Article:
Deadly Curiosities (Deadly Curiosities #1) by Gail Z Martin

Deadly Curiosities - Gail Z. Martin

Cassidy runs a little antique/pawn shop in Charleston – but few of her patrons know her true job: finding cursed, haunted or otherwise dangerous magical items and taking them off the market. It’s a mission her family has had for a long time, aided and guided by the vampire, Sorren and her employee Teag

With a job description like that, the weird and the odd are pretty much bread and butter. But when some perfectly normal (or, at least, not too harmful) artefacts start to become suddenly dangerous and haunted, there’s clearly something new in the city. Something dangerous. And who else is going to clean it up before worse follows?




This book has a fun concept. A family running a pawn/antique shop whose role is to find dangerous magical artefacts and take them out of circulation. It’s a very fun idea and it really works with Cassidy, the main character, psychometry. Being able to read objects is a perfect fix. I also quite like how they’ve managed to make that useful ability a powerful, dangerous one (albeit a little convenient, story-wise, since it allows her to pull any kind of magical mcguffin she needs) with some really nice ways of working

One of the common tropes I’ve found with magical female protagonists, if they’re not an outright kick arse combat monster weapon, they tend to have magical abilities which are more utility based than battle based. Either they’re all powerful combat gods, or useful tools and rely on other people to protect and fight for them (and, frequently, rescue them over and over).  So a character who is both capable of fighting and protecting herself without being the toughest most dangerous weapon evah with awesome killy powers. I appreciate that balance


I also like the world building – groups of people, supernaturals (including a vampire) trying to stop all kinds of supernatural chaos and carnage being unleashed and, inevitably, the big baddy group of selfish power hungry individuals who are naturally wanting to do nasty naughty things. What I like about these very very standard elements is the lack of organisation. The ad hoc, loose collection of both entities rather than some grand secret society that we so often see. It feels… more real to me.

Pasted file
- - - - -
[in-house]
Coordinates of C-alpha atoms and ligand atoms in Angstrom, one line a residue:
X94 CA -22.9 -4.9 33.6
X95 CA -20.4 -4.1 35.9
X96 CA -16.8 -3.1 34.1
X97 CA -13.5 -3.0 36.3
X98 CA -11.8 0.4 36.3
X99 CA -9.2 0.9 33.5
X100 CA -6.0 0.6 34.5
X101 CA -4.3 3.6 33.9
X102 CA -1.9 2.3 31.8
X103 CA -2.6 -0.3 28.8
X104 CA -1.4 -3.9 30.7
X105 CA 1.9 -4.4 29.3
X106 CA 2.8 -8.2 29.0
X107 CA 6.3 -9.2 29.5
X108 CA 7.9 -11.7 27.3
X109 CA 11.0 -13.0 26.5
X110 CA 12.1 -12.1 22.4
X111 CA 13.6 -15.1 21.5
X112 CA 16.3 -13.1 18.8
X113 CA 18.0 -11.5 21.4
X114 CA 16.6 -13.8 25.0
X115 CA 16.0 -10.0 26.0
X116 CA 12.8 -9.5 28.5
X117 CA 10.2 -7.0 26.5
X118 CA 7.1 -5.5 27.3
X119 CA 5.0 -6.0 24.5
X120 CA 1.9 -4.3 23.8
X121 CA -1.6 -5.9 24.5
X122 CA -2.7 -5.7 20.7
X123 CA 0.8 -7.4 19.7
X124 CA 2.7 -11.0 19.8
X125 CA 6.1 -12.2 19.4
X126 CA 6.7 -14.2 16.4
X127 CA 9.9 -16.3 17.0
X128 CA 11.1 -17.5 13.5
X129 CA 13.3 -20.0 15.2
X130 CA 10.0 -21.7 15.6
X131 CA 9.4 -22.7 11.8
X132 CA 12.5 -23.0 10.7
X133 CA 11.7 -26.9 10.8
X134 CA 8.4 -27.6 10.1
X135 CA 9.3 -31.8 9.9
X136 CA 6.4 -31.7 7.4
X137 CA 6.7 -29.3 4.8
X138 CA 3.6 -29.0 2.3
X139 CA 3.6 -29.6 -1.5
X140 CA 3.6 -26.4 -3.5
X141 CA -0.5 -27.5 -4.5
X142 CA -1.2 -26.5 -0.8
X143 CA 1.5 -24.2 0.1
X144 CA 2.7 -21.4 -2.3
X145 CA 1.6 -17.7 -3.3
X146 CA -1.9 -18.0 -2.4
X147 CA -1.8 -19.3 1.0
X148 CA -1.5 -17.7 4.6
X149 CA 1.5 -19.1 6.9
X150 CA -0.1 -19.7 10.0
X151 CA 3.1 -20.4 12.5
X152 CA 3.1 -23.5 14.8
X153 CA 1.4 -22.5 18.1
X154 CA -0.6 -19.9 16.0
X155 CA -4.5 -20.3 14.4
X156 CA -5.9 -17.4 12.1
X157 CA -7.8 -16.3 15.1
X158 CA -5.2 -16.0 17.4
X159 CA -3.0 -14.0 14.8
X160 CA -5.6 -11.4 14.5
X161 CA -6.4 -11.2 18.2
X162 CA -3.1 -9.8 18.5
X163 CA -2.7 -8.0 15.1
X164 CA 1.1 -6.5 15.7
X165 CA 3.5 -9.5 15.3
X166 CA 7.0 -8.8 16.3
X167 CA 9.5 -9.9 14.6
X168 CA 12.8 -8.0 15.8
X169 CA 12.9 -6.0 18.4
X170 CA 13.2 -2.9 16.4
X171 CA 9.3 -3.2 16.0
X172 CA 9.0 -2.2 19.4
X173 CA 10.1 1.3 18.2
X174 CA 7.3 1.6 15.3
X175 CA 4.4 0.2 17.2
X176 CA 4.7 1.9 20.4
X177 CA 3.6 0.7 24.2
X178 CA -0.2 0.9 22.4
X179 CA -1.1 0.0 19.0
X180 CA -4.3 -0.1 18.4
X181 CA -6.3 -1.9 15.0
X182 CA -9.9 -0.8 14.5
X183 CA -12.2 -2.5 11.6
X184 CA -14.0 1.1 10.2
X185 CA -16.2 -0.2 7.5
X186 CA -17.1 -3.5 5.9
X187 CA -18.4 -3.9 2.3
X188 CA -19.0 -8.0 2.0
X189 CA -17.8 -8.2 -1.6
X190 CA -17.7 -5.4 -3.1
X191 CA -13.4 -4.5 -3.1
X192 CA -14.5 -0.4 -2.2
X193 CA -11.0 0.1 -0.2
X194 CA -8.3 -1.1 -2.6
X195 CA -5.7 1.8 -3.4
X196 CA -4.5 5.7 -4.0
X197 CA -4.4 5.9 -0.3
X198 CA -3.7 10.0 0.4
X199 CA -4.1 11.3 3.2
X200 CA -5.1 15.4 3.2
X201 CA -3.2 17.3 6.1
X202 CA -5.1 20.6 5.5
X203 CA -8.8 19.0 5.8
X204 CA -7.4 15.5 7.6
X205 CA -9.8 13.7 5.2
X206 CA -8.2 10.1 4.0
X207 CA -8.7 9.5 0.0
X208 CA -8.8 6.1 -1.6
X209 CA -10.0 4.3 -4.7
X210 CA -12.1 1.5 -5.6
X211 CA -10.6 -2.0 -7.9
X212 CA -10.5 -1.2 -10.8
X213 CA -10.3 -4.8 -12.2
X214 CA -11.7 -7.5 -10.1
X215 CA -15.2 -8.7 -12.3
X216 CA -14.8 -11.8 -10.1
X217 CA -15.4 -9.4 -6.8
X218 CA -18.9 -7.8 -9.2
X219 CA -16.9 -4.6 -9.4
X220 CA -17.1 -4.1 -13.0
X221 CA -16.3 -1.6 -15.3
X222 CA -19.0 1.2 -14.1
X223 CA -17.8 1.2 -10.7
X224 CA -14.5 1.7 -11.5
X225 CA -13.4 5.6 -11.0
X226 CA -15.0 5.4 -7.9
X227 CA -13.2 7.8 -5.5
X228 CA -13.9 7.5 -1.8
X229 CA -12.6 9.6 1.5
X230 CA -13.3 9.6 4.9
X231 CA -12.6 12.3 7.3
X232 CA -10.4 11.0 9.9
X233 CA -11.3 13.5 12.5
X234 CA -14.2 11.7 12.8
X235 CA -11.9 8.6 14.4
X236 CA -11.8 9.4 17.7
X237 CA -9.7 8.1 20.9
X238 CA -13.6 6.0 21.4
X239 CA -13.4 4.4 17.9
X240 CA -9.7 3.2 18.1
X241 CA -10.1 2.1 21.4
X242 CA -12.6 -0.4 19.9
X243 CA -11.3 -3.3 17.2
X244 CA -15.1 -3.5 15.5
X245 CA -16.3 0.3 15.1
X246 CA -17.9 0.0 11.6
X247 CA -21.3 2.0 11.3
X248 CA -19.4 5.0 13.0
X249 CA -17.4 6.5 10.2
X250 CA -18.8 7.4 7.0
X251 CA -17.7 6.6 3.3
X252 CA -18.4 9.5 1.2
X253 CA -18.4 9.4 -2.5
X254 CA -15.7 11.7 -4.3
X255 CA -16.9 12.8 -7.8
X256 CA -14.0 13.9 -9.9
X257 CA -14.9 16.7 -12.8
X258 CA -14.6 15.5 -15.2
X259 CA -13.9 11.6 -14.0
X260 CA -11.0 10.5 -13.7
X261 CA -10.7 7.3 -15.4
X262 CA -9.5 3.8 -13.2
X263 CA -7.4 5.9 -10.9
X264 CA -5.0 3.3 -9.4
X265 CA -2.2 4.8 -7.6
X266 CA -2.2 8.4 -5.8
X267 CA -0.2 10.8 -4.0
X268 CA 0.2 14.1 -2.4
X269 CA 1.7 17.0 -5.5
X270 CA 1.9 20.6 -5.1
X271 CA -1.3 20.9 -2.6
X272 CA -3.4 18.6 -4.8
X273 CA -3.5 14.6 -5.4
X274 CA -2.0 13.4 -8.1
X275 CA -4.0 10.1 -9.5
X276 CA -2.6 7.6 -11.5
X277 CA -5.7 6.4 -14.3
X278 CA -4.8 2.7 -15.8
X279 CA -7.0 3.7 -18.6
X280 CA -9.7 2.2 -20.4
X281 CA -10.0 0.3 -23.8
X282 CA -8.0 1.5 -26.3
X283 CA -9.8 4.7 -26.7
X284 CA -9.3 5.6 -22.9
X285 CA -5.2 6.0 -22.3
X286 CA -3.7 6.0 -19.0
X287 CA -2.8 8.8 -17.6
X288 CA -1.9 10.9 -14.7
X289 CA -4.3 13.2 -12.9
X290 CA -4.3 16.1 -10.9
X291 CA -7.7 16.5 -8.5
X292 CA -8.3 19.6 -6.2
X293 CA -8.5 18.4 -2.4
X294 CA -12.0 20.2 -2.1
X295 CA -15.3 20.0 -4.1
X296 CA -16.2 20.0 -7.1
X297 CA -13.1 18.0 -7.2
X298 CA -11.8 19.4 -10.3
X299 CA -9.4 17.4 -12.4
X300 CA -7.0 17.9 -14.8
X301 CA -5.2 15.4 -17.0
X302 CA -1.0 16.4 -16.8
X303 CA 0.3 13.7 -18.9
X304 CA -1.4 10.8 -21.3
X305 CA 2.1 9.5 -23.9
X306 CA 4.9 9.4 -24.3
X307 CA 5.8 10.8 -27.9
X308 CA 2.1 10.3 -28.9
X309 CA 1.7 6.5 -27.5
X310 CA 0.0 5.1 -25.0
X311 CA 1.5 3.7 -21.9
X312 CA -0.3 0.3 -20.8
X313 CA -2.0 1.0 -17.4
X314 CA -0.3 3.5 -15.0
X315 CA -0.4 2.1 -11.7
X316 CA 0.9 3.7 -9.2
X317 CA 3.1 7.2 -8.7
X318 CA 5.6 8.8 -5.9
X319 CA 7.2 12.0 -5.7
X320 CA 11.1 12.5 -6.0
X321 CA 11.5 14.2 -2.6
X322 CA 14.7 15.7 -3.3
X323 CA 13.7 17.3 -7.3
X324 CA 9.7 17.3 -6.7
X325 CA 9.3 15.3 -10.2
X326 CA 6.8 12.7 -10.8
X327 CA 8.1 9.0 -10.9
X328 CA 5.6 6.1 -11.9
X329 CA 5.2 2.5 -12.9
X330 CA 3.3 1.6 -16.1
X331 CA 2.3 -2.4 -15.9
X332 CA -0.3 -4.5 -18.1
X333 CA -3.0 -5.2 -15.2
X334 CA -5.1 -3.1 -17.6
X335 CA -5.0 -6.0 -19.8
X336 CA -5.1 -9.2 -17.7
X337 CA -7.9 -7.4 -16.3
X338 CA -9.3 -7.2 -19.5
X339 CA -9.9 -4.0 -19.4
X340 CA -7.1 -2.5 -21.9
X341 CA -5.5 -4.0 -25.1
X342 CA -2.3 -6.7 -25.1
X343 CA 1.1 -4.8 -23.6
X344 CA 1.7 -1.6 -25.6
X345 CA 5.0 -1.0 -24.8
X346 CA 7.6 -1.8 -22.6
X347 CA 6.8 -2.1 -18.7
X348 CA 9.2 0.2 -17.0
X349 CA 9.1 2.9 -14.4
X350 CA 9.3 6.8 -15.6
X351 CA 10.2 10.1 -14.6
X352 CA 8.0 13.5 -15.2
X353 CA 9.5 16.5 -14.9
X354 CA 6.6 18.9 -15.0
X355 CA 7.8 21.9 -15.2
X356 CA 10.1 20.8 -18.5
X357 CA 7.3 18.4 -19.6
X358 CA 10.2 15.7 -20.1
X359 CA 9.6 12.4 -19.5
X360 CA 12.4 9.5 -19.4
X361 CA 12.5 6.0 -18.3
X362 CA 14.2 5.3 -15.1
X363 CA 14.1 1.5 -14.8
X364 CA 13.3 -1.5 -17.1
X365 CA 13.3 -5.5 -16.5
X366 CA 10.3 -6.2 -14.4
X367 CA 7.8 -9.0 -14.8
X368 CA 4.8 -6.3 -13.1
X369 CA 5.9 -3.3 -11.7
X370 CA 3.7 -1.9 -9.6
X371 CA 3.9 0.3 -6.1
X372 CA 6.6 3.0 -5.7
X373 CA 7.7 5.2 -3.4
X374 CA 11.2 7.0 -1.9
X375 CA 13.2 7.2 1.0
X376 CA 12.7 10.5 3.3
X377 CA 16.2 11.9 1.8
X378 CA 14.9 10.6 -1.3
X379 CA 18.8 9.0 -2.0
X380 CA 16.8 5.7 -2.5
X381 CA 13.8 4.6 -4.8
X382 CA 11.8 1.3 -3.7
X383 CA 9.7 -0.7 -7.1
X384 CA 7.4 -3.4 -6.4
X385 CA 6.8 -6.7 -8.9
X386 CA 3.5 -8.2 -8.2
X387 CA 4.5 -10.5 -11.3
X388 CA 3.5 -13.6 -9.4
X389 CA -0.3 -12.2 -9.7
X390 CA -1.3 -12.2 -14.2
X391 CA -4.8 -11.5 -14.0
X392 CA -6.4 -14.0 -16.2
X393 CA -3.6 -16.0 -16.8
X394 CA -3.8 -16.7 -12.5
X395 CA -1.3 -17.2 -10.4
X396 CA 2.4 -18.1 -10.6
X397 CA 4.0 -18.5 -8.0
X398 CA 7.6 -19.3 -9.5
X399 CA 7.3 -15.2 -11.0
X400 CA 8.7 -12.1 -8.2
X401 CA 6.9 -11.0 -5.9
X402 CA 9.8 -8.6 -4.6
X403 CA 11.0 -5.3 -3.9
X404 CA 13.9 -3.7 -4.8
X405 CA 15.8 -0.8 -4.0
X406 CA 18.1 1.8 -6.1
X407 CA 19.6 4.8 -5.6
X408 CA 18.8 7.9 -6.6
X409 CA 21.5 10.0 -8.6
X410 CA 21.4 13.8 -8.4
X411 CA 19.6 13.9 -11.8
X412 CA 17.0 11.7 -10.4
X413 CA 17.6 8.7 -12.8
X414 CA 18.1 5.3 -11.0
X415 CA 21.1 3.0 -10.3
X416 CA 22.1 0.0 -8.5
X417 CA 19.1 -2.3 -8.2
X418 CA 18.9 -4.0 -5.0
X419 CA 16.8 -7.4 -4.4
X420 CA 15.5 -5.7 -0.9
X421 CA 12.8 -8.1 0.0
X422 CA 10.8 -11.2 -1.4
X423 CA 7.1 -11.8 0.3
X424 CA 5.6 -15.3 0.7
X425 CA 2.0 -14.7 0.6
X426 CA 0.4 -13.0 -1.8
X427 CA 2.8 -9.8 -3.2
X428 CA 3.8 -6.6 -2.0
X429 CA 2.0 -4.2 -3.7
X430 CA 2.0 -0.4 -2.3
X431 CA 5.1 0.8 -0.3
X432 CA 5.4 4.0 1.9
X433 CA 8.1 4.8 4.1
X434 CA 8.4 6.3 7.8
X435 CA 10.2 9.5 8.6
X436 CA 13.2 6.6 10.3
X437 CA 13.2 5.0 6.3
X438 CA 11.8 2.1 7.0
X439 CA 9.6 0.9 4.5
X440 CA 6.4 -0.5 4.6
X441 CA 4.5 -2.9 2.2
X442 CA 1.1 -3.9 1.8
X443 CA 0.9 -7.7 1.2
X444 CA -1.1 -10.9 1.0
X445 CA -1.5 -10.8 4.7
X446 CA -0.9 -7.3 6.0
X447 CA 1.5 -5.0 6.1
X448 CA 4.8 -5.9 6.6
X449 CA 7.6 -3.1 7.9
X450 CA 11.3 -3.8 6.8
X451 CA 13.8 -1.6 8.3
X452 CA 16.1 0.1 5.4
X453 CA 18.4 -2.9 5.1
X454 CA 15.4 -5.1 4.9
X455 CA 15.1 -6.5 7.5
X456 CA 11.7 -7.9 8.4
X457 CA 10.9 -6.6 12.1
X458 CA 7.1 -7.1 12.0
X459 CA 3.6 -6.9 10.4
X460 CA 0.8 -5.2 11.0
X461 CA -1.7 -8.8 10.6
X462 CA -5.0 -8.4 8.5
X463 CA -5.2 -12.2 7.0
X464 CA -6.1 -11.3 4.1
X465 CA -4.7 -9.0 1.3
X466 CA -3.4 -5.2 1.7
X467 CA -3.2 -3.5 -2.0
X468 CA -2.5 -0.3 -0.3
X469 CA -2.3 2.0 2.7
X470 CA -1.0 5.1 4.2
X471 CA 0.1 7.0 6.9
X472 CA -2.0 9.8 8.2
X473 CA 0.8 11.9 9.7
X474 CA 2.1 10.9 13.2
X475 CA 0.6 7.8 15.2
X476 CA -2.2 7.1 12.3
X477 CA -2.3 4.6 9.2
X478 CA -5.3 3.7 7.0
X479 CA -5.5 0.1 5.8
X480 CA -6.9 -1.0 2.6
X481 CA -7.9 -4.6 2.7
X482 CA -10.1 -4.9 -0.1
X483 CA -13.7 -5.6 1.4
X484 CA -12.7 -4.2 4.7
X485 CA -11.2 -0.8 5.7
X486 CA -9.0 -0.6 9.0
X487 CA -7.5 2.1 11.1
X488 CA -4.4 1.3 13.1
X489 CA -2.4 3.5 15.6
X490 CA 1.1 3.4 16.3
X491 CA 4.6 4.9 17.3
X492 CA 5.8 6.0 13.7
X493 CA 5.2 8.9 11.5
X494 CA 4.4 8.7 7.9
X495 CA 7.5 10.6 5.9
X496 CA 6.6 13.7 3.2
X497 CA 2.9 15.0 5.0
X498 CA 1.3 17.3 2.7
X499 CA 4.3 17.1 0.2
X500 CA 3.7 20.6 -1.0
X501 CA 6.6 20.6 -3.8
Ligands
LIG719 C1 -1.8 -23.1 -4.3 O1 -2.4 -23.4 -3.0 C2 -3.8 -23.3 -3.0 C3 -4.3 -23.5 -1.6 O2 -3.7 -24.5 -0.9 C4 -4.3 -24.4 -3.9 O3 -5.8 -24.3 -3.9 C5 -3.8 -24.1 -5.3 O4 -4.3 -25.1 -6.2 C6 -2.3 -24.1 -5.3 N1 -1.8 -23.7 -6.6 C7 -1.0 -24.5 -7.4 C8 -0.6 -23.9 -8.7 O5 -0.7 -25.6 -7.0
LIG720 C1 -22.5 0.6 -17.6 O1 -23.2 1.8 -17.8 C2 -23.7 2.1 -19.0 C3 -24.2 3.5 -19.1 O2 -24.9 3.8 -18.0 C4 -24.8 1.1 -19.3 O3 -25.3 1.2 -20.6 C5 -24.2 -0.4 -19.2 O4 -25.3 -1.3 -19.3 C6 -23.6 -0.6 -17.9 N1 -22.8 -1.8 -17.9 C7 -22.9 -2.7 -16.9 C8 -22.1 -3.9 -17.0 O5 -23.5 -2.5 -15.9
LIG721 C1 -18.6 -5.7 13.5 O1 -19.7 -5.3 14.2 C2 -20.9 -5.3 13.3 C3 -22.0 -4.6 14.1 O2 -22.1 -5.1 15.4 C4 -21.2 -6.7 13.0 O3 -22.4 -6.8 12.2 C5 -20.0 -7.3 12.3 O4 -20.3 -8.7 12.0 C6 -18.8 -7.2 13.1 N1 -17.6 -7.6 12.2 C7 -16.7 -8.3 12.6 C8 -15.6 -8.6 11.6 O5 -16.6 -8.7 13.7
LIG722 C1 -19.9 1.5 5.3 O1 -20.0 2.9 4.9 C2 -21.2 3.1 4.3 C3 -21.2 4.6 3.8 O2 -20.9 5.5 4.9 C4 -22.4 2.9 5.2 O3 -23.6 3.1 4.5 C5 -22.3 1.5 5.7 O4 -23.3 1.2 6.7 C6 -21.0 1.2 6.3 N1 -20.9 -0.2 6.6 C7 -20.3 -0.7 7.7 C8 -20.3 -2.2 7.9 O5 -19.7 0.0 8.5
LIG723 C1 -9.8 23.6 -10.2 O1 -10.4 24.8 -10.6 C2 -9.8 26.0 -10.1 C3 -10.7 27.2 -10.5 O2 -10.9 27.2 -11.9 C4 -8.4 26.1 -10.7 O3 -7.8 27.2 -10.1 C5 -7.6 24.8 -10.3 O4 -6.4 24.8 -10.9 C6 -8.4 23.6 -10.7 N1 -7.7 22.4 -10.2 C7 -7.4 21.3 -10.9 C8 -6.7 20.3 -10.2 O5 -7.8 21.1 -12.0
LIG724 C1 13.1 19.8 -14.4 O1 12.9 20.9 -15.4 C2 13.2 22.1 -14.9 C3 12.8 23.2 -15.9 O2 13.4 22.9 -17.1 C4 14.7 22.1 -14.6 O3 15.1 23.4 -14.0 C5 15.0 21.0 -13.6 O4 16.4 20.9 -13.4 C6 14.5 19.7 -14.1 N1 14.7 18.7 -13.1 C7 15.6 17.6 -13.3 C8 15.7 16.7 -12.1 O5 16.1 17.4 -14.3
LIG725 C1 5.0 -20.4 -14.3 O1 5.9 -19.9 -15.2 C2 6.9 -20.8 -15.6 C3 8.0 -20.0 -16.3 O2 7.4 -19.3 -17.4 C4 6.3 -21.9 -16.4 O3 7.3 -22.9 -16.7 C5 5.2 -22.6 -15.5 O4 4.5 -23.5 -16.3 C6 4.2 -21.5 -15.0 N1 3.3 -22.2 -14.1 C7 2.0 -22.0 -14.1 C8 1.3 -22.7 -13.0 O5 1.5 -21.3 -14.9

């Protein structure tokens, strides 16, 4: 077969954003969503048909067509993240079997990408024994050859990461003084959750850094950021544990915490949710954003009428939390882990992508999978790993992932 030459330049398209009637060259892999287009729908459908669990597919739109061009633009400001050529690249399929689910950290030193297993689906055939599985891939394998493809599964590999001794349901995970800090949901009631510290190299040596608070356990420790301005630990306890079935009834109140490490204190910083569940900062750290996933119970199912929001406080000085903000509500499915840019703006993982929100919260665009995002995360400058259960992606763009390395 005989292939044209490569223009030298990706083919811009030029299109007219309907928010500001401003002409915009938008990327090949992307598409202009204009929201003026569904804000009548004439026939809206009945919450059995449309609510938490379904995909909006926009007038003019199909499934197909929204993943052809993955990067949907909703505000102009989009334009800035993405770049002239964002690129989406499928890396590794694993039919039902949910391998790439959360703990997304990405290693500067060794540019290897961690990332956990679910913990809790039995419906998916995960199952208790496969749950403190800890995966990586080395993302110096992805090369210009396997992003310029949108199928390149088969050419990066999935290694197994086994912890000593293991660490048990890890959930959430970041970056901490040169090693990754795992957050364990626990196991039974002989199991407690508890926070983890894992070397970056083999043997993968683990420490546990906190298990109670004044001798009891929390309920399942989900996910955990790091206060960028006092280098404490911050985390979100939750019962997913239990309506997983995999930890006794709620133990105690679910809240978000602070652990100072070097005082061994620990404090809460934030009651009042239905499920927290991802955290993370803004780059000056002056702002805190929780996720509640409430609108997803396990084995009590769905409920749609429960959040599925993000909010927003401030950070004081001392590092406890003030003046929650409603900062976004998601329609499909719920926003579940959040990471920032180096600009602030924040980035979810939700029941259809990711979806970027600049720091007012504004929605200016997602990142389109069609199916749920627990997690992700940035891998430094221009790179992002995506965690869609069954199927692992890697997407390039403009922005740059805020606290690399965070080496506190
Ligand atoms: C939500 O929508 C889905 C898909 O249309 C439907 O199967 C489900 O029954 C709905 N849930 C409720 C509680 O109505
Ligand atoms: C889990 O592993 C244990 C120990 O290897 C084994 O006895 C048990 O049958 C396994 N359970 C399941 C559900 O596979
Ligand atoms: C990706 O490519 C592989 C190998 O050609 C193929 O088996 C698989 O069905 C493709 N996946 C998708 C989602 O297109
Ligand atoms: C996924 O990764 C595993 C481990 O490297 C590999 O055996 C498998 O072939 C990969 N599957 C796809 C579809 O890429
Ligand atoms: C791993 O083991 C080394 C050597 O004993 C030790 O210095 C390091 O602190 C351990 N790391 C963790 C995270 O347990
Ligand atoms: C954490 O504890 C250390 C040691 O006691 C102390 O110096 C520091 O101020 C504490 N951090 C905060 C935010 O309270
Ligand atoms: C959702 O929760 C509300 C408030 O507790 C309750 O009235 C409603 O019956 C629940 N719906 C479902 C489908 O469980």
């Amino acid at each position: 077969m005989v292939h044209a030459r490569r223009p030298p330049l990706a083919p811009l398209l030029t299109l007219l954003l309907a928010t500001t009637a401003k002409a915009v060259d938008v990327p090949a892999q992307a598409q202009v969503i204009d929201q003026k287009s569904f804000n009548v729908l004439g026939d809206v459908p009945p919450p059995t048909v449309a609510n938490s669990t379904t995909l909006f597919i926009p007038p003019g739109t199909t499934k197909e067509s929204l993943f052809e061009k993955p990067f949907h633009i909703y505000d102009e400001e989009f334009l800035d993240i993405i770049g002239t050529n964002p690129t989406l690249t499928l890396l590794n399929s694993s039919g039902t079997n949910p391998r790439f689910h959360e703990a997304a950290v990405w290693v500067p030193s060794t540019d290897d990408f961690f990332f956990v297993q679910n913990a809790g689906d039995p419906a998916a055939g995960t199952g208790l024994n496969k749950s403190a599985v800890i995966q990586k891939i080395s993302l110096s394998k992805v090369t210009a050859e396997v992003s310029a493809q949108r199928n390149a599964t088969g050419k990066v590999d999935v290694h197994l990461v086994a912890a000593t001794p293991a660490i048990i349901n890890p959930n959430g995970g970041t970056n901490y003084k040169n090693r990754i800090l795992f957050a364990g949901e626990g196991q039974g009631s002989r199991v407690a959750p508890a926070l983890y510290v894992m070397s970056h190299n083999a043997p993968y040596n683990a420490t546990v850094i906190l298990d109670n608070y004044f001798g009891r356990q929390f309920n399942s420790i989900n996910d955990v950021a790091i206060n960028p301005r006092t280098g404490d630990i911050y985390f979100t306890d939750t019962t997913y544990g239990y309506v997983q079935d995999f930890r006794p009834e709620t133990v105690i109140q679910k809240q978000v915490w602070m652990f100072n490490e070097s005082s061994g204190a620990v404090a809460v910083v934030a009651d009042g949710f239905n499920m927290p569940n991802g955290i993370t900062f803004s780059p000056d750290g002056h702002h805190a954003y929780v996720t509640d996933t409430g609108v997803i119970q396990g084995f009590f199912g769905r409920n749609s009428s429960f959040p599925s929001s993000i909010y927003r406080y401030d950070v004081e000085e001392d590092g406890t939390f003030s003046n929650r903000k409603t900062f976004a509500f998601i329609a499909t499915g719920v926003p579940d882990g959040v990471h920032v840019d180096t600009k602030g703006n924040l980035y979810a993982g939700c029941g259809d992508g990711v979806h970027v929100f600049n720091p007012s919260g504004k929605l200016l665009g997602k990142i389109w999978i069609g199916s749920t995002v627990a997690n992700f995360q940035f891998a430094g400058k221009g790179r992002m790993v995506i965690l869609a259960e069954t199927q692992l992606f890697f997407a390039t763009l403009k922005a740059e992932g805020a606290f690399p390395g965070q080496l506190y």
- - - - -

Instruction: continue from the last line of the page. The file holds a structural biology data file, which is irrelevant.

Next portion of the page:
The world and the concept is excellent.


All of it comes with a lot of fun action, excellent battles and nice capability from everyone. All the characters bounce off each other very well - Cassidy and Sorren and Teag and                          they work as an excellent team. I really like their story and would happily see them in more shenanigans in future.



So why didn’t I love this book? Because it feels… flabby. Flabby and slow, terribly slow and it feels like it drags for a long time. The whole pacing of the book feels off. Part of this is how the mystery is revealed


About the middle of the book we pretty much learn, well, everything. Even in the beginning we learn a fair amount pretty quickly. We learn that there’s a demon doing scary things which is leading to lots of ghostly shenanigans. We learn pretty quickly about the big dark scary demon summoners both past and present, we get an idea of what is happening and where and how it’s all connected really quickly. The location, the smuggled demonic artefacts, the general shenanigans caused by dark magic, shadow people and angry ghosts – we learn it all really quickly.



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